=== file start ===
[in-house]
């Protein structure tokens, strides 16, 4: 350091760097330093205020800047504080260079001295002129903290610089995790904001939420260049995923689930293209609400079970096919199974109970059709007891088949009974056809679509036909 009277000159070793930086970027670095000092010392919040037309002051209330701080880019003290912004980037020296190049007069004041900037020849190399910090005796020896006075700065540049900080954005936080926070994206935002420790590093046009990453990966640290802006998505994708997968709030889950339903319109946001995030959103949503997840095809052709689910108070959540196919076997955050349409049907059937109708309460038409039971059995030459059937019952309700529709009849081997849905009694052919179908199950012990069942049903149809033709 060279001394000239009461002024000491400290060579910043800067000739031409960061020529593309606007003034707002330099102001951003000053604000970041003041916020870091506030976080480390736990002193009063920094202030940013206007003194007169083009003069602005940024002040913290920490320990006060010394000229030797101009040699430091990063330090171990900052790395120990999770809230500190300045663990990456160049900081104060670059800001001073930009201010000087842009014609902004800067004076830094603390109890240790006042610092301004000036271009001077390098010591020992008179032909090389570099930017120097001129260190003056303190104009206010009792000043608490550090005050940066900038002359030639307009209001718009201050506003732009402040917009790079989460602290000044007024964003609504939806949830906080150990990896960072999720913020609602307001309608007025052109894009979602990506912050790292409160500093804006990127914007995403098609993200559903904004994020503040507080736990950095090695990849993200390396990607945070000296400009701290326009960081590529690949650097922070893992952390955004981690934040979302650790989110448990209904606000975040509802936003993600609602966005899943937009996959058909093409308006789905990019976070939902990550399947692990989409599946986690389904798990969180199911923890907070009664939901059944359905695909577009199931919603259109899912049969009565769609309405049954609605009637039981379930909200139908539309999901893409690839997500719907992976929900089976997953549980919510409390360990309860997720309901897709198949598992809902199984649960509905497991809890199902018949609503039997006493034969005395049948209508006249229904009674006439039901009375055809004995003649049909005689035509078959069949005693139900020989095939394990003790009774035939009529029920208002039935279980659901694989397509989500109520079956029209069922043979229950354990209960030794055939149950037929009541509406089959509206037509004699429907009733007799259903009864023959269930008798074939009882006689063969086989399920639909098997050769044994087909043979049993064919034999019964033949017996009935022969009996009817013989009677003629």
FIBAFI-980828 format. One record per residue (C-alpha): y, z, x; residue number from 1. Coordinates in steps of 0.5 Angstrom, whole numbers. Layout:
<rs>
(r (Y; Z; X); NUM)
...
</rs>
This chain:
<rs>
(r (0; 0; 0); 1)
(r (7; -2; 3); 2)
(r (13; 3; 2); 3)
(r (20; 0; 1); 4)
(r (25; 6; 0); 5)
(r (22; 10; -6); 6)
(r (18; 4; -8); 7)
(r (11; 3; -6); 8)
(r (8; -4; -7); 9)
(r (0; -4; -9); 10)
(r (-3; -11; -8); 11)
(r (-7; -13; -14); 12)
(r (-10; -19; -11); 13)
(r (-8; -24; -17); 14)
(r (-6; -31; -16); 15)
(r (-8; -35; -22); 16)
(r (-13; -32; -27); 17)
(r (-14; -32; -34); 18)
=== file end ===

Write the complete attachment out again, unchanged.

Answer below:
[in-house]
């Protein structure tokens, strides 16, 4: 350091760097330093205020800047504080260079001295002129903290610089995790904001939420260049995923689930293209609400079970096919199974109970059709007891088949009974056809679509036909 009277000159070793930086970027670095000092010392919040037309002051209330701080880019003290912004980037020296190049007069004041900037020849190399910090005796020896006075700065540049900080954005936080926070994206935002420790590093046009990453990966640290802006998505994708997968709030889950339903319109946001995030959103949503997840095809052709689910108070959540196919076997955050349409049907059937109708309460038409039971059995030459059937019952309700529709009849081997849905009694052919179908199950012990069942049903149809033709 060279001394000239009461002024000491400290060579910043800067000739031409960061020529593309606007003034707002330099102001951003000053604000970041003041916020870091506030976080480390736990002193009063920094202030940013206007003194007169083009003069602005940024002040913290920490320990006060010394000229030797101009040699430091990063330090171990900052790395120990999770809230500190300045663990990456160049900081104060670059800001001073930009201010000087842009014609902004800067004076830094603390109890240790006042610092301004000036271009001077390098010591020992008179032909090389570099930017120097001129260190003056303190104009206010009792000043608490550090005050940066900038002359030639307009209001718009201050506003732009402040917009790079989460602290000044007024964003609504939806949830906080150990990896960072999720913020609602307001309608007025052109894009979602990506912050790292409160500093804006990127914007995403098609993200559903904004994020503040507080736990950095090695990849993200390396990607945070000296400009701290326009960081590529690949650097922070893992952390955004981690934040979302650790989110448990209904606000975040509802936003993600609602966005899943937009996959058909093409308006789905990019976070939902990550399947692990989409599946986690389904798990969180199911923890907070009664939901059944359905695909577009199931919603259109899912049969009565769609309405049954609605009637039981379930909200139908539309999901893409690839997500719907992976929900089976997953549980919510409390360990309860997720309901897709198949598992809902199984649960509905497991809890199902018949609503039997006493034969005395049948209508006249229904009674006439039901009375055809004995003649049909005689035509078959069949005693139900020989095939394990003790009774035939009529029920208002039935279980659901694989397509989500109520079956029209069922043979229950354990209960030794055939149950037929009541509406089959509206037509004699429907009733007799259903009864023959269930008798074939009882006689063969086989399920639909098997050769044994087909043979049993064919034999019964033949017996009935022969009996009817013989009677003629």
FIBAFI-980828 format. One record per residue (C-alpha): y, z, x; residue number from 1. Coordinates in steps of 0.5 Angstrom, whole numbers. Layout:
<rs>
(r (Y; Z; X); NUM)
...
</rs>
This chain:
<rs>
(r (0; 0; 0); 1)
(r (7; -2; 3); 2)
(r (13; 3; 2); 3)
(r (20; 0; 1); 4)
(r (25; 6; 0); 5)
(r (22; 10; -6); 6)
(r (18; 4; -8); 7)
(r (11; 3; -6); 8)
(r (8; -4; -7); 9)
(r (0; -4; -9); 10)
(r (-3; -11; -8); 11)
(r (-7; -13; -14); 12)
(r (-10; -19; -11); 13)
(r (-8; -24; -17); 14)
(r (-6; -31; -16); 15)
(r (-8; -35; -22); 16)
(r (-13; -32; -27); 17)
(r (-14; -32; -34); 18)